This story is from one of the most favourite trips of mine – the trek to Rajgad and Torna Fort in Sahyadris, Maharashtra. I was leading this trek for 6 friends of mine who joined me even after knowing it was my first time there. Paying extra bucks to the cab driver to zzoopp through the traffic, we reached Hyderabad rail station to reach Pune to reach Gunjavane hopping 2 buses to the start point of the trek around mid noon!
And on we went…
The first 2 kms of walk in the Sun on the paved concrete exposed tonnes of goof ups at our end. For starters, some of the backpacks were heavy. We had only 2 bottles of drinking water left. The Sun was performing its duty too well, and most of us lacked hats. The chemistry of socks and shoes was not friendly for some. Despite announcing the essentials beforehand, we can never pack just right, can we? Nevertheless, be rest assured that just when a camera pointed at us, we were all smiles!
Half an hour into the trek, we encountered the first rough steep patch, post which it kept going tougher and steeper. Having done some treks earlier, I would call it easy to moderate but a few seemed to have trouble getting through. The rising elevation brought the chilling winds, which greeted our bodies, hot from the trek, in a sour manner. But the deep valleys before us, the best of Sahyadris’ panoramic views – which stretched beyond the point eye could see and the engaging trek itself provided the much needed distraction. Towards the end, a very steep, narrow, curved, and dangerous stair case (no wonder it was called Chor Darwaza – secret backdoor!) led us into the Rajgad Fort, which once had been the capital of Shivaji Maharaj himself.
Travel Tips – Rajgad Fort
From Narsapur, near Pune, there are multiple starting points – we started from Gunjavane which is a rather difficult one than the rest. Carry your own supplies, including tents. For experienced trekkers, the trek is easy to moderate and takes around 4 to 5 hours. You don’t find/need a guide around here (carry a map) – just start exploring the Fort, the points are marked, and the locals can help. You can gather wood by little exploration and have a camp fire. You can camp in vast open spaces or spend the night in the temple, as most trekkers do.
Camping – with the best cushioning (in the world!)
While most rested upon reaching, I scouted the area to look for camping ground – a flat area at an elevation to the nearby grounds giving the on-top feeling! Dipanshu and Ayush, like good boys had brought 2 bedsheets each as advised, and the three of us shared the tent making the most comfortable bed I have even been in! Malto and Gopal settled in the other one while Arun and Srikanth found shelter in the temple nearby.
With the Sun settling down in the valley leaving behind the luminescent clouds, we were posing all kinds of pictures while one of the caretakers around there served us poha and tea!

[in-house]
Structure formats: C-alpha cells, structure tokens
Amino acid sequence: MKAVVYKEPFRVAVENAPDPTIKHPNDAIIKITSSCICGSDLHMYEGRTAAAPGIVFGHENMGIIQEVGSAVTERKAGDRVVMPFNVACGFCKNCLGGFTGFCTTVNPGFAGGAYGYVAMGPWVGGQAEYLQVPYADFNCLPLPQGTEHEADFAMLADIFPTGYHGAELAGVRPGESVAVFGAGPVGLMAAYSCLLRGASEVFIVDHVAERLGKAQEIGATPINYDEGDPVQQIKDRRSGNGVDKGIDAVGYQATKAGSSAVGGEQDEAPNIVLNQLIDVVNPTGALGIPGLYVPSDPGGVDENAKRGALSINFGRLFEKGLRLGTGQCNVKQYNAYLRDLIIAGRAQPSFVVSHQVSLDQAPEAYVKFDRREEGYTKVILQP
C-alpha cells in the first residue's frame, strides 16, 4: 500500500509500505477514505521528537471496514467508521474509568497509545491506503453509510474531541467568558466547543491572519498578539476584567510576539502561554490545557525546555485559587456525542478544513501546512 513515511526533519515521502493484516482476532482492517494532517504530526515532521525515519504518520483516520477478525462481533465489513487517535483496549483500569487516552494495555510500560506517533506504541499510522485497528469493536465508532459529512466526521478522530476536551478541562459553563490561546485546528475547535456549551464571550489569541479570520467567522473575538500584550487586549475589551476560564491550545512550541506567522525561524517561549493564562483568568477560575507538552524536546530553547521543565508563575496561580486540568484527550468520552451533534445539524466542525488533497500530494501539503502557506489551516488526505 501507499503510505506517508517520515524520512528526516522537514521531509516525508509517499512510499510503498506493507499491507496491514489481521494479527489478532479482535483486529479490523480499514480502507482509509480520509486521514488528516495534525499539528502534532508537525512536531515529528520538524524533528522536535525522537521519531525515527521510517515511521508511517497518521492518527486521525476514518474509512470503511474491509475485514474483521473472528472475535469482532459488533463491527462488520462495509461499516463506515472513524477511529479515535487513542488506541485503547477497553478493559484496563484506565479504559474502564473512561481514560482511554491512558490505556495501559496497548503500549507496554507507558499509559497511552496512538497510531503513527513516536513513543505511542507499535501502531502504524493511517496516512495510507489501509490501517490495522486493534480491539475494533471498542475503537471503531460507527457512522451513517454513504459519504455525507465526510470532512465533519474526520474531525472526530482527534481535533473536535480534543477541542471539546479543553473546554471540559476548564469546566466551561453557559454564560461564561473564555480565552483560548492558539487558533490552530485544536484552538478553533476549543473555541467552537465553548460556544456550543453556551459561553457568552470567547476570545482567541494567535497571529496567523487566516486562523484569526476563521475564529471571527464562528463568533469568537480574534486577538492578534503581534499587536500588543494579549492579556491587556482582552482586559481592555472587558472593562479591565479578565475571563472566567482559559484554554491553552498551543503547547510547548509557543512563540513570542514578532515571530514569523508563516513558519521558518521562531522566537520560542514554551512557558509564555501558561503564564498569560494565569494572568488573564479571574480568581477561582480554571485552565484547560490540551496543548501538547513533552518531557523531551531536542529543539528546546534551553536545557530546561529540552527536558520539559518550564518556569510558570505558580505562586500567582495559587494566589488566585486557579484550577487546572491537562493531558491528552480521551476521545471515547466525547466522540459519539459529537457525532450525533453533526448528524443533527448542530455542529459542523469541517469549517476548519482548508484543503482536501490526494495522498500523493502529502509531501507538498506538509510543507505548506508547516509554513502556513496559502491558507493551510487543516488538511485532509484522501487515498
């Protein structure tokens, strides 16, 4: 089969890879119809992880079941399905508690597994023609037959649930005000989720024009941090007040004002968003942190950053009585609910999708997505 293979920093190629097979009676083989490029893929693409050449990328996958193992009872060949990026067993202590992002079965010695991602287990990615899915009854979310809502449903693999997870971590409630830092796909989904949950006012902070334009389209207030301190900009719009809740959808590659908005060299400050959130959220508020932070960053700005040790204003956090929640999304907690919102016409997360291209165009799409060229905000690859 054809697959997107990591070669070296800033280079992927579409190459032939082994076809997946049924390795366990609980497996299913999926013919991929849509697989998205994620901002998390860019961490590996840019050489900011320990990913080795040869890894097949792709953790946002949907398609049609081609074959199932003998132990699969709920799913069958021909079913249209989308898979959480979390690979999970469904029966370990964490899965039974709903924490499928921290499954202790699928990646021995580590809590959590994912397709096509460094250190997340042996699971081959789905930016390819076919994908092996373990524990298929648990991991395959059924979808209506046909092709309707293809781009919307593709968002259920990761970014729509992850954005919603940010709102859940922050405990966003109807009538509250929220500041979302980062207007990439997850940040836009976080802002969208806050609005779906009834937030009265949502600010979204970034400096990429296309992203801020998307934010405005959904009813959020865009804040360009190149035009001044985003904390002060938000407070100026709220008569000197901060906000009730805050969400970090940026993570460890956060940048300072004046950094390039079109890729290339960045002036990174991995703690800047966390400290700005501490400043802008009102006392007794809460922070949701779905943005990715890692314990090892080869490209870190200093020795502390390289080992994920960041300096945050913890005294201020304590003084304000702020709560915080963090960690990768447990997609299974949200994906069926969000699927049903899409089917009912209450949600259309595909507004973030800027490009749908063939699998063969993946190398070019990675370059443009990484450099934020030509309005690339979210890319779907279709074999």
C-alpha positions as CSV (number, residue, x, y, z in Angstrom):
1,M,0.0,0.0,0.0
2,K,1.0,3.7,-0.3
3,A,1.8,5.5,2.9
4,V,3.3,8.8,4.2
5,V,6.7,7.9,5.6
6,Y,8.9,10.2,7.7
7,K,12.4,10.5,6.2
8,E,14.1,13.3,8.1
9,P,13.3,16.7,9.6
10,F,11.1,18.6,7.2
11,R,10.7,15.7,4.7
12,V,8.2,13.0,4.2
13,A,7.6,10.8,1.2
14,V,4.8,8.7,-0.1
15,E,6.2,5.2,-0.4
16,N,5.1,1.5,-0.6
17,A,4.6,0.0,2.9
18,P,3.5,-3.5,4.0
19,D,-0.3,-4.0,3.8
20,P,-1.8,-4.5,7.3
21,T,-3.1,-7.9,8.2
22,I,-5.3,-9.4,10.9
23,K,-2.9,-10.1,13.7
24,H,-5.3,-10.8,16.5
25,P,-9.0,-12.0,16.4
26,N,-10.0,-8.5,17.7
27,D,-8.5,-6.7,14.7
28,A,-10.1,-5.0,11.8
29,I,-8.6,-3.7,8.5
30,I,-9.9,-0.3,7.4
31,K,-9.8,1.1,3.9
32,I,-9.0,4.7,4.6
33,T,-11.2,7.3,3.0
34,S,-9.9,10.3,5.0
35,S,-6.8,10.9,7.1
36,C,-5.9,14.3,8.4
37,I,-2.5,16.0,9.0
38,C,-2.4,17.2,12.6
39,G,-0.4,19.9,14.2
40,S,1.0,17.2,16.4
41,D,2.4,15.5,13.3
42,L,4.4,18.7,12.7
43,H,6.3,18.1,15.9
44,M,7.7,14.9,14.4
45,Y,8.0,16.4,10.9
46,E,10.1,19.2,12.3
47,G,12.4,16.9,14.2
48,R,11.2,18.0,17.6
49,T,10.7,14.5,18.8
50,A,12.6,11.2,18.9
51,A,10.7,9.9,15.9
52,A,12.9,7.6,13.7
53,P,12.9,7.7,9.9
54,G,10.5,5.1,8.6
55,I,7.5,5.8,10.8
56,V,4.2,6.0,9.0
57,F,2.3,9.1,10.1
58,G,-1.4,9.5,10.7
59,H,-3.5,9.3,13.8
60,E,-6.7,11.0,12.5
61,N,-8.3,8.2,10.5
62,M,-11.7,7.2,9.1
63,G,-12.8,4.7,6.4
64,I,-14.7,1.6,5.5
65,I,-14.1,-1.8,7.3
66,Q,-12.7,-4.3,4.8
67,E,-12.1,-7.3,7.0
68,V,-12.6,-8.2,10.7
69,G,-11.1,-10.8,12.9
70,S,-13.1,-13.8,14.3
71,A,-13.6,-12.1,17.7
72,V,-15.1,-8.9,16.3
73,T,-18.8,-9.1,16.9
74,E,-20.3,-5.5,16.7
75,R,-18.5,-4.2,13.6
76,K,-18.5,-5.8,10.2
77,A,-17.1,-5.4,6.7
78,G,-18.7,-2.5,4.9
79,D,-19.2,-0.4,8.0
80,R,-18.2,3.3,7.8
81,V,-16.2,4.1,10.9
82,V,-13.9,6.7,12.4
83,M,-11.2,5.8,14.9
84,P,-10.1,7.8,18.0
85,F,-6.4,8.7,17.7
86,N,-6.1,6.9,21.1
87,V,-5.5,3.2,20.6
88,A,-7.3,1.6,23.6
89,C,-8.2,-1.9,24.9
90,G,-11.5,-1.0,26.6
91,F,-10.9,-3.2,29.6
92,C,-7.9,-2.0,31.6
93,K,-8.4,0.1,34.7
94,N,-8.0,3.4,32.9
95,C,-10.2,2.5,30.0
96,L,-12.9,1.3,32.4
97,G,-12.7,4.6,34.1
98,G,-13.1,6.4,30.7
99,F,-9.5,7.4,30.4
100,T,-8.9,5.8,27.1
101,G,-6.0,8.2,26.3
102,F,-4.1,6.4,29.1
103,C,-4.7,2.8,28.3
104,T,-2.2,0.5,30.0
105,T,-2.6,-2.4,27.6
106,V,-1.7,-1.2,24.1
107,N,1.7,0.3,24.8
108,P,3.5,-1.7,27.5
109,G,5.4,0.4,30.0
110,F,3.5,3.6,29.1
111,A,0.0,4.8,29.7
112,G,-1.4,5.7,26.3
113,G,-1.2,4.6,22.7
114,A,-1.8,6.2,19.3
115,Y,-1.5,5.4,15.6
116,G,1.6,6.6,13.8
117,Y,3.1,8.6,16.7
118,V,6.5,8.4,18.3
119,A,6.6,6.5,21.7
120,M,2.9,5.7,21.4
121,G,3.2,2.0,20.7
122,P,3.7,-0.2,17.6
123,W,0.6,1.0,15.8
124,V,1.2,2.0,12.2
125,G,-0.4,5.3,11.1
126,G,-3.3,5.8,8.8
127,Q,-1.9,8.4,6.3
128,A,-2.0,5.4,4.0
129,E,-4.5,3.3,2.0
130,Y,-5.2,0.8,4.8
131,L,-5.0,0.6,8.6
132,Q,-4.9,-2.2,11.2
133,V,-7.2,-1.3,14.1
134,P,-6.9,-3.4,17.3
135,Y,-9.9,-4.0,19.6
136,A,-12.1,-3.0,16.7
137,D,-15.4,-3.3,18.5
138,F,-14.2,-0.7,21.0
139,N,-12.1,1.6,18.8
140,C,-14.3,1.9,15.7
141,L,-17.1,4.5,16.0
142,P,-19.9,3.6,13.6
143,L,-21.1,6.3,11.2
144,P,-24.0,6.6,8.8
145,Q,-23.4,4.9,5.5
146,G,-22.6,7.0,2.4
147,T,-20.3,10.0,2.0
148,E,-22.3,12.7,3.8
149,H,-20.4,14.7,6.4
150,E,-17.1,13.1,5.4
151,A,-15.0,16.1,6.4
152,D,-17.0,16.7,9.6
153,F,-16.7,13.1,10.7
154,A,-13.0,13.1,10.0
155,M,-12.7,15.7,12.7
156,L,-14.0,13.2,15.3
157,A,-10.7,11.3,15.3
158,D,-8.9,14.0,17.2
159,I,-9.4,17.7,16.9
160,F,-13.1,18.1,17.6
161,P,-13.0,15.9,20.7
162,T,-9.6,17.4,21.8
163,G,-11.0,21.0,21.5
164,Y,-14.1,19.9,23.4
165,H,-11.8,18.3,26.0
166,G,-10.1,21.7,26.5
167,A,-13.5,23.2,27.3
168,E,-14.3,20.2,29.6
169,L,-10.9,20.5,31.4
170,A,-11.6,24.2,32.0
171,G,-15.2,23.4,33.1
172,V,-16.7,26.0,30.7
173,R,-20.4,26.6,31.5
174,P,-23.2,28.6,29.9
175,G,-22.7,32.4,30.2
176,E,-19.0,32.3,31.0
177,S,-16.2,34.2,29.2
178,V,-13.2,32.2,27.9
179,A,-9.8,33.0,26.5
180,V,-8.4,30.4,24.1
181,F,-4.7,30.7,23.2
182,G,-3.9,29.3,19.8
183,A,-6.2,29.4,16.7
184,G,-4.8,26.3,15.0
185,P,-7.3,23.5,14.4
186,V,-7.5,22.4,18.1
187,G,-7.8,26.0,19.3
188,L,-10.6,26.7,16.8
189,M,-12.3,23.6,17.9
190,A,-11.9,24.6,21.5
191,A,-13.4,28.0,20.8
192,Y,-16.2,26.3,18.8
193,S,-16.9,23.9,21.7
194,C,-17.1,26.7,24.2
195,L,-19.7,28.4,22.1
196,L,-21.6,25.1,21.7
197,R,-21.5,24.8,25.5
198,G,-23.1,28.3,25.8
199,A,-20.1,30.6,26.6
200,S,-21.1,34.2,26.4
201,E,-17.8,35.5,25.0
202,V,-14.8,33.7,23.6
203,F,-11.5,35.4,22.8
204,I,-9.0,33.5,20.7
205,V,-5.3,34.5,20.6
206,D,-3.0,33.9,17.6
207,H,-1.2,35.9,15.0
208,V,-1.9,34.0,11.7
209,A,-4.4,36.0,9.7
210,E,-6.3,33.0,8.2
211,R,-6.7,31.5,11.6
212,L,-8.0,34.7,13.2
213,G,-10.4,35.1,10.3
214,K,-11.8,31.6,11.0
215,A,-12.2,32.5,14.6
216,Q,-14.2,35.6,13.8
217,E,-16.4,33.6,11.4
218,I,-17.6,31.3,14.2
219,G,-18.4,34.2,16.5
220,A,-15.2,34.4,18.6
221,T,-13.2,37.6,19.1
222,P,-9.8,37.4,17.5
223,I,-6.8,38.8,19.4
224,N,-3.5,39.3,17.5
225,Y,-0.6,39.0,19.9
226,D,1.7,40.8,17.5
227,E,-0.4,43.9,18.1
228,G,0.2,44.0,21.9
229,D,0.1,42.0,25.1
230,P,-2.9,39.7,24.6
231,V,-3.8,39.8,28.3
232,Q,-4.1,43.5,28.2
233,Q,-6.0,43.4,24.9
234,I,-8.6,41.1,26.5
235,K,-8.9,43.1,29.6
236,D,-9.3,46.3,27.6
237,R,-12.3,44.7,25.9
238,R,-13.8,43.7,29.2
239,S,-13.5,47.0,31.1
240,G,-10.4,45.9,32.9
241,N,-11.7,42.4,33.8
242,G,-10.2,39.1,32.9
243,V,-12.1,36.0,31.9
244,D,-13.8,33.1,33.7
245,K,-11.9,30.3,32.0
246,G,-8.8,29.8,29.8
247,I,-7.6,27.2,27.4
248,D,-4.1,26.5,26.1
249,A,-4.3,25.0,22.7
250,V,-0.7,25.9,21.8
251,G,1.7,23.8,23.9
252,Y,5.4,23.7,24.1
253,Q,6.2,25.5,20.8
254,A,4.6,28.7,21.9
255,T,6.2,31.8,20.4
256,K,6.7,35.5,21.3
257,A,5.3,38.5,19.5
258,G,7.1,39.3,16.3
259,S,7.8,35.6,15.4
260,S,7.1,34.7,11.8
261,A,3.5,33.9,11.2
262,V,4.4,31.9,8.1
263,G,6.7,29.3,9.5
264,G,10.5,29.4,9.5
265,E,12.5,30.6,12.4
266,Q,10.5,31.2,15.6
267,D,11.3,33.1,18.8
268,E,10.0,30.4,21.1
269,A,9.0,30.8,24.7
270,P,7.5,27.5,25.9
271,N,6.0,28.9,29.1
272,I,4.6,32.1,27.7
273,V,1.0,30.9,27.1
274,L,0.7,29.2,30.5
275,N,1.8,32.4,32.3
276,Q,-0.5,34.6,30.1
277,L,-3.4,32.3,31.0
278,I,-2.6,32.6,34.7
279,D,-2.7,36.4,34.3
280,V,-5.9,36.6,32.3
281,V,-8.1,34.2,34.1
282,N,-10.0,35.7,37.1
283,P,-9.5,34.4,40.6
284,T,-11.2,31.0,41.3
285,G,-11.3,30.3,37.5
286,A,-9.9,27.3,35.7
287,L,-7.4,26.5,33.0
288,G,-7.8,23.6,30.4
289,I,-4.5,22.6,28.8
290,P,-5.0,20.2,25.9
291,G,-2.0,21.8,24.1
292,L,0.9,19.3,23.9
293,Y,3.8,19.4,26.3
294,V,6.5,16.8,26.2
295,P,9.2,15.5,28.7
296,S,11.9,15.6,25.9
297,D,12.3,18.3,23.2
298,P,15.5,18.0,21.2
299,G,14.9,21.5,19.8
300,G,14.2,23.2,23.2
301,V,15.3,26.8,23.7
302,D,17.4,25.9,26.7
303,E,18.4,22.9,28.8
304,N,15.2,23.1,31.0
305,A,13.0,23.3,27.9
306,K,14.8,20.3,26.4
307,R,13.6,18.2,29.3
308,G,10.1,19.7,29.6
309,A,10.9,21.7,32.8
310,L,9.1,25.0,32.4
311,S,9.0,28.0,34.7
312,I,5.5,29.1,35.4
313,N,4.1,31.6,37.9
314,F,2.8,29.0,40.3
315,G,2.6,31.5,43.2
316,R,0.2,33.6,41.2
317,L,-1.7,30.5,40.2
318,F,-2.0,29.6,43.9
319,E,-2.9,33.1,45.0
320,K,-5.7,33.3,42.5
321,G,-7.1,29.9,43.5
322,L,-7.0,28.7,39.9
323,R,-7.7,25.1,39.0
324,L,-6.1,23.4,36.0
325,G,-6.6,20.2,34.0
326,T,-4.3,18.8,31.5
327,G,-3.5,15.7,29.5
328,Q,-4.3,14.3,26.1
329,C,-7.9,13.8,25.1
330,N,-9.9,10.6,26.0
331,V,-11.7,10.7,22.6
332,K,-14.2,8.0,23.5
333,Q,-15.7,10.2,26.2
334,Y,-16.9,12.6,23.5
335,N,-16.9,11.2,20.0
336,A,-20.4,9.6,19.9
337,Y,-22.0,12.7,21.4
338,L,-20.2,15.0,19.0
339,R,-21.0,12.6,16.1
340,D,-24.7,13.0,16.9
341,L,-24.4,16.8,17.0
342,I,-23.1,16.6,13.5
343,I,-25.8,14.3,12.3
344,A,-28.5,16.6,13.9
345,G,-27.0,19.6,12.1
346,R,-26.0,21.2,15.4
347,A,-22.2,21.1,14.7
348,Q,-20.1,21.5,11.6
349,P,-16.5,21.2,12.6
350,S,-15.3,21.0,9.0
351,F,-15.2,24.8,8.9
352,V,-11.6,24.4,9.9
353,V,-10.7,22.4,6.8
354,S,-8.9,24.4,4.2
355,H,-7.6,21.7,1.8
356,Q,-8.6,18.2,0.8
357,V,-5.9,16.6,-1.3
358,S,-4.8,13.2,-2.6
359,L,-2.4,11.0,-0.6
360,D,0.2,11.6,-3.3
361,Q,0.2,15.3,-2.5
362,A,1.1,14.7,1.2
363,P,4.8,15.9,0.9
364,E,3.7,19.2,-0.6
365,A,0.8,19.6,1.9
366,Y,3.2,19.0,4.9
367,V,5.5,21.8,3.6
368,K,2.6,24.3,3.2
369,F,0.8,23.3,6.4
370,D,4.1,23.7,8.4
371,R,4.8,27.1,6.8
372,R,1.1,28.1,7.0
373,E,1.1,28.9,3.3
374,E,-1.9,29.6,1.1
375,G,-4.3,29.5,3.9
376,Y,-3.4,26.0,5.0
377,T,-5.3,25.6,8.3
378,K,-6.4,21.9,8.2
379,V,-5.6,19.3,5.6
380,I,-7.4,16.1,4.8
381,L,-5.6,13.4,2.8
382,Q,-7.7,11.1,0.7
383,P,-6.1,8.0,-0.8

Camp fire, food and the Tribal Jhingalala Dance
Our hoodies, jackets and ear flaps were out in response to the dropping temperature, and we had camp fire arranged from the same caretaker. Again, the good boys, Deepanshu and Ayush, had brought enough food supplies to last for days. We savoured the instant maggi and poha and biscuits and snacks and aloo bhujia (not a good idea for your camping mates!) to our full, and that was after we had mistakenly left a bag of food back home!
We had made enough noise I suppose or was it the fire, that drew a few other trekkers to our group and we made instant friends! With the prelim interactions, we sat there around the fire talking when someone mouthed the word – dance! Away from homes, in the lap of the mountains, we then celebrated life, dancing around the fire woohoo-ing all the time. It felt awesome!
Wanderers of the night
Our new friends took us to some fort explorations later and the craziness continued as we trekked the fort up in the moon light deliberately keeping our torches turned off. We explored some underground chambers and made all kinds of stories around them! We also went to meet a lot of other trekkers that night, some busy making their beds and others, the dinner.
The catastrophes, mishaps and disasters
Out there trekking, we had our own share of ‘fun’ instances in the group. Hardly into the hike, Deepanshu expressed his extreme craving for pizza and his inability to trek further by remembering his mum! I had made the text book mistake of trekking with my new boots, and blisters made my life miserable. Malto, the fit guy had to carry one of the tents all the time. Ayush and Deepanshu didn’t have confirm tickets in the train back home. Also, someone ‘almost‘ walked in on Ayush performing his morning duties the next day. And nothing much, sitting around the fire, somebody passed Kerosene when Gopal asked for water, and he had a sip of it (and gargled, brushed and coughed it later)!
Teasing each other, talking and laughing we slept that night to wake up next day to a beautiful sunrise when a surprising turn of events unfolded before us, check that out in the next post!
To be continued…
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